Future NHL stars are developing in the Canadian Hockey League this season. Each week, NHL.com will highlight a few of the top NHL-affiliated prospects in the Quebec Major Junior Hockey League, the Ontario Hockey League and the Western Hockey League.
Brandt Clarke wasn't back with Barrie of the Ontario Hockey League long before his coach, Marty Williamson, knew something was different.
"When he played his first four or five games for us, we had a conversation and I said, 'You play like a pro now,'" Williamson said.
Clarke began this season with the Los Angeles Kings, who had selected the defenseman with the No. 8 pick of the 2021 NHL Draft. He had two assists in nine NHL games but was averaging 13:39 of ice time, and because he was 19 when the season started (he turned 20 on Feb. 9), he couldn't play in the American Hockey League, other than a five-game conditioning stint with Ontario in November.
So after helping Canada win the gold medal at the 2023 IIHF World Junior Championship, Clarke was returned to Barrie on Jan. 6 and has been one of the most dominant players in the OHL in the second half of the season.
He scored two goals, including the game-winner, in Barrie's 4-2 win against Sudbury on Thursday. It was his eighth multigoal game in 31 games this season, and it ran his point streak to 16 games (35 points; 13 goals, 22 assists). He has five straight games with at least two points, including a hat trick and two assists in an 11-4 win against Niagara on March 18.
"I think his shot has improved a lot," Williamson said. "And that's one of the things that he always had a very keen eye, of being able to put the puck where he wanted to, but it's because he's stronger. It's got a lot more pump on it. He's shooting the puck really well."
Williamson said the key for Clarke was embracing the return to junior hockey rather than sulking at what could be perceived as a demotion.
"Brandt is the first player that I've had that came back, he hit the ground running," Williamson said. "He's made statements that he didn't want to just be the best defenseman, he wanted to be the best player in the league. Unbelievably was excited. ... He made it perfectly clear that he wanted to come back to Barrie and help us win."
As much as Clarke has dazzled with his offense, Williamson has been equally impressed by Clarke's defensive improvements, including a plus-40 rating.
"His vision and his passing has always been there, but with all those stats, the one big one that jumps out to me his plus/minus," Williamson said. "Everybody gets critical of plus/minus now, who really costs you goals and that kind of stuff. But Brandt's defensive hockey's been outstanding with us -- his gap control, his stick and how hard he's been to play against. Everybody's talking about his offense, because it is going to be his calling card, because he'll run a power play. He's going to be that kind of guy.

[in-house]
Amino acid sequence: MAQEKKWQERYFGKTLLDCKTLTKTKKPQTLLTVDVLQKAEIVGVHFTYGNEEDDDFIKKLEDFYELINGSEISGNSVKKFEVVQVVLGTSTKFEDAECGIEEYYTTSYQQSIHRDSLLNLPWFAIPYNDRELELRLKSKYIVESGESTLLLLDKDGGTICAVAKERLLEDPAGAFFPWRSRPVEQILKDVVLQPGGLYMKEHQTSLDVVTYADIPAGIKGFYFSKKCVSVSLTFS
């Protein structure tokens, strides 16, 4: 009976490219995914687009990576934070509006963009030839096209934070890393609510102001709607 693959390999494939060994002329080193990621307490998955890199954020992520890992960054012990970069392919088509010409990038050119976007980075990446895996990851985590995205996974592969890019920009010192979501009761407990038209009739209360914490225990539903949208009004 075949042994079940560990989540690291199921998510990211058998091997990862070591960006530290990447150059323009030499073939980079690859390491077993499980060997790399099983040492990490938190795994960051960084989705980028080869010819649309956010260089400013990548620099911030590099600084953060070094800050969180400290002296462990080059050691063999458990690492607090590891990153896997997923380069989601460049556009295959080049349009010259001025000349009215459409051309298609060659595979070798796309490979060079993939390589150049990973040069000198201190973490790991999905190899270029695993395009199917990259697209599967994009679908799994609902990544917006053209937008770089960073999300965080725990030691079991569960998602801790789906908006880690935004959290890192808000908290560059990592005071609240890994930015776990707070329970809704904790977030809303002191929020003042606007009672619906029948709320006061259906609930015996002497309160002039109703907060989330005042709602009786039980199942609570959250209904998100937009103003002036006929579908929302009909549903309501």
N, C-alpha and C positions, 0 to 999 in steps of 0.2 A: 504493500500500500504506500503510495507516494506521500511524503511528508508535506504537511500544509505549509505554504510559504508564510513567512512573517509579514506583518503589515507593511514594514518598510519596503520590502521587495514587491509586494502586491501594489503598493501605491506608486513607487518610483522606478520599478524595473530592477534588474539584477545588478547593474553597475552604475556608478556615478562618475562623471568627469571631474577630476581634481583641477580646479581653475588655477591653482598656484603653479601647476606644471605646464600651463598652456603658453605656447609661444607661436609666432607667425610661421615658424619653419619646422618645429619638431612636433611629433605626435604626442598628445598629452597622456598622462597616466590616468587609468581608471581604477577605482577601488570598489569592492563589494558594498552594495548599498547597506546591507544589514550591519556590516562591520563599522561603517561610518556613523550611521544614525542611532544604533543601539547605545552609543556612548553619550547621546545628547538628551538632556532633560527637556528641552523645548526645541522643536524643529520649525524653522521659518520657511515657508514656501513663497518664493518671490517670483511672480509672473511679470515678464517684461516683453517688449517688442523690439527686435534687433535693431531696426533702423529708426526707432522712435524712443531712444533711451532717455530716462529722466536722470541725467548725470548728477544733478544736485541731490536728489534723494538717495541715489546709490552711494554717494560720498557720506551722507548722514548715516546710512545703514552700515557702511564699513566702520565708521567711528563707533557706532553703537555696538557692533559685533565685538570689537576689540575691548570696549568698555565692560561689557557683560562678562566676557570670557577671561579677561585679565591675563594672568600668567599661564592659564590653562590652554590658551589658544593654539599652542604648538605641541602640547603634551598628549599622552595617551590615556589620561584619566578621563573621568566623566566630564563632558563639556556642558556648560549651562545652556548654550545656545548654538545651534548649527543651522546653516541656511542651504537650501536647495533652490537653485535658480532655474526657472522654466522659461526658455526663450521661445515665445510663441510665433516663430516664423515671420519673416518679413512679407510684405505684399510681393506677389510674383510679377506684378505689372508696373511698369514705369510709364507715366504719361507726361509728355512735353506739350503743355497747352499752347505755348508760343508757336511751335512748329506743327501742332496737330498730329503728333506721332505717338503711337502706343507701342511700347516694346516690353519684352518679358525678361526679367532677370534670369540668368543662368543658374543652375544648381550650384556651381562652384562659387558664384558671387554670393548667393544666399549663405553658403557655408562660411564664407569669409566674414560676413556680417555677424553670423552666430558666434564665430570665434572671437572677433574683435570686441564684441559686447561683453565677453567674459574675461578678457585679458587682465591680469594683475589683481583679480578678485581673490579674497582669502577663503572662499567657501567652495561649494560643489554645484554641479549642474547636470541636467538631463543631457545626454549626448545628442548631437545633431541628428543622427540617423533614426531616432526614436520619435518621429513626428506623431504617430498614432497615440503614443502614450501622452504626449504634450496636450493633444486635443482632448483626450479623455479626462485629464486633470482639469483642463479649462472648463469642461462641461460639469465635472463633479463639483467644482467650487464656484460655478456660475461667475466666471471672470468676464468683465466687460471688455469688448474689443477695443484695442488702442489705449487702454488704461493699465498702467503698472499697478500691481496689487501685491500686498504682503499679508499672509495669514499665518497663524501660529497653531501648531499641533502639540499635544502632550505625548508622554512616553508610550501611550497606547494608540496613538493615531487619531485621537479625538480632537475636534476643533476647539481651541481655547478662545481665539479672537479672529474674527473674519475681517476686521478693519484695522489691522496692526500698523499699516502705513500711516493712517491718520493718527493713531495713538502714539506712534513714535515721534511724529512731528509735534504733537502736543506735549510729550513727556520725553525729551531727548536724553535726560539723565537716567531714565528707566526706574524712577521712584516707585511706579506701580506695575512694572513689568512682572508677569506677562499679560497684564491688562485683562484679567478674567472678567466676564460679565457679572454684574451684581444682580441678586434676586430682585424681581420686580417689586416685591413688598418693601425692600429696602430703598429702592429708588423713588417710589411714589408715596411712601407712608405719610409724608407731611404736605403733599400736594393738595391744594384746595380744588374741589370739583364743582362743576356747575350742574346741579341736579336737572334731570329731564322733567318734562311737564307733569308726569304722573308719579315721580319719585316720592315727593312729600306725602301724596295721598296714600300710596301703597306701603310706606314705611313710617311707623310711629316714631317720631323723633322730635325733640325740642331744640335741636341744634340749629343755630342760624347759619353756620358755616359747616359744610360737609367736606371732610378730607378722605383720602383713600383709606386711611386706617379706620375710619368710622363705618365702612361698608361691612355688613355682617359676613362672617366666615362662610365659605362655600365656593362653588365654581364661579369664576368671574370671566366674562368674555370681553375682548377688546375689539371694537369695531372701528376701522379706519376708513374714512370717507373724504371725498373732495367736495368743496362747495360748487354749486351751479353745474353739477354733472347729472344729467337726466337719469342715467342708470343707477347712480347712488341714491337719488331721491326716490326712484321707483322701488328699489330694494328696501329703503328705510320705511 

"They compare him an awful lot to (Kings defenseman) Drew Doughty. Brandt isn't quite as physical as Drew but ... Brandt is highly underrated there as far as how good his defense is."
Los Angeles coach Todd McLellan said assistant Trent Yawney speaks with Clarke a few times each week to go over his games. And though there is concern that things are coming too easy for him, McLellan said Clarke is a good enough pro that he's not concerned.
"He's been here enough to know what the professionalism part it is, the things that he needs to do, and he has to be self-driven," McLellan said. "He has to be able to look around the room and say 'I need to do this today, I need to train or work out.' If the rest of them aren't, that's OK. We believe he's doing some of those things. He learned a lot by watching."
Williamson was surprised to have Clarke back with Barrie this season and knows it's the last time the defenseman will play junior hockey.
"There were a couple small things defensively that they wanted him just to be aware of, his battles out of corners, stuff like that," Williamson said. "Things that are very important in the pro game. Brandt still is maturing as far as his body. He's going to be a different player at 23, where the real man strength kicks in. He needs to work, but I think L.A. really pictures him fitting into their lineup next year."
OTHERS TO WATCH
Matthew Poitras, C, Guelph, OHL (Boston Bruins): Poitras had three assists in a 3-0 win against Erie on Friday to give him 14 points (one goal, 13 assists) in a six-game point streak. It's the sixth point streak of at least five games this season for the 19-year-old. The Bruins selected Poitras in the second round (No. 54) of the 2022 NHL Draft.
Joshua Roy, RW, Sherbrooke, QMJHL (Montreal Canadiens): Roy scored a natural hat trick in the first period of a 9-1 win against Val-d'Or on March 18, including the game-winning goal, and also had two assists. In his next game, he capped a great individual effort by roofing a backhand in overtime to give Sherbrooke a 4-3 win against Gatineau in a matchup of the top two teams in the Western Conference. The 19-year-old has 23 points (11 goals, 12 assists) in a 10-game point streak. The Canadiens selected Roy in the fifth round (No. 150) of the 2021 NHL Draft.
Matt Savoie, C, Winnipeg, WHL (Buffalo Sabres): Savoie scored in a 6-4 loss to Moose Jaw on Wednesday to extend his point streak to 11 games (25 points; nine goals, 16 assists), including eight multipoint games. The 19-year-old has 40 points (18 goals, 22 assists) in his past 21 games, with points in 20 of them, and helped Winnipeg go 18-3-0 in that span to take over first place in the league standings. The Sabres selected Savoie with the No. 9 pick of the 2022 draft.
Photos: Josh Kim